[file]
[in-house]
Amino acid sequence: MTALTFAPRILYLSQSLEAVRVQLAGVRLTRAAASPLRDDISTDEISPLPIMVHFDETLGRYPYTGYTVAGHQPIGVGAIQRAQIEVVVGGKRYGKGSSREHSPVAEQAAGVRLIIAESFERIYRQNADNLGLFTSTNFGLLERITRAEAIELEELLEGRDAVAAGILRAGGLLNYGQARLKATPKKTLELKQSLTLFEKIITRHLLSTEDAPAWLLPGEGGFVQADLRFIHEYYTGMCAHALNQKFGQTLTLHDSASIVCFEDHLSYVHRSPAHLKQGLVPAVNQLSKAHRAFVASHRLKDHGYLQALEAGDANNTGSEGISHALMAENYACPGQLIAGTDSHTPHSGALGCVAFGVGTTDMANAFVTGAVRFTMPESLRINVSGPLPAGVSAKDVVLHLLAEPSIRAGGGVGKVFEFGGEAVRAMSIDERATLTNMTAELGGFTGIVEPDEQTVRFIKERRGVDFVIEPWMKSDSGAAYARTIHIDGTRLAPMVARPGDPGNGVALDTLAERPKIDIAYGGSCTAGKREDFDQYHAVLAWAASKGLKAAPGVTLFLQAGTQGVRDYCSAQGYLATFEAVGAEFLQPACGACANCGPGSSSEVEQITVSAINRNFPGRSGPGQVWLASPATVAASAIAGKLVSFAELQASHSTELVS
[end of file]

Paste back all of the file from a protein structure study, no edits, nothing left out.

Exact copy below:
[in-house]
Amino acid sequence: MTALTFAPRILYLSQSLEAVRVQLAGVRLTRAAASPLRDDISTDEISPLPIMVHFDETLGRYPYTGYTVAGHQPIGVGAIQRAQIEVVVGGKRYGKGSSREHSPVAEQAAGVRLIIAESFERIYRQNADNLGLFTSTNFGLLERITRAEAIELEELLEGRDAVAAGILRAGGLLNYGQARLKATPKKTLELKQSLTLFEKIITRHLLSTEDAPAWLLPGEGGFVQADLRFIHEYYTGMCAHALNQKFGQTLTLHDSASIVCFEDHLSYVHRSPAHLKQGLVPAVNQLSKAHRAFVASHRLKDHGYLQALEAGDANNTGSEGISHALMAENYACPGQLIAGTDSHTPHSGALGCVAFGVGTTDMANAFVTGAVRFTMPESLRINVSGPLPAGVSAKDVVLHLLAEPSIRAGGGVGKVFEFGGEAVRAMSIDERATLTNMTAELGGFTGIVEPDEQTVRFIKERRGVDFVIEPWMKSDSGAAYARTIHIDGTRLAPMVARPGDPGNGVALDTLAERPKIDIAYGGSCTAGKREDFDQYHAVLAWAASKGLKAAPGVTLFLQAGTQGVRDYCSAQGYLATFEAVGAEFLQPACGACANCGPGSSSEVEQITVSAINRNFPGRSGPGQVWLASPATVAASAIAGKLVSFAELQASHSTELVS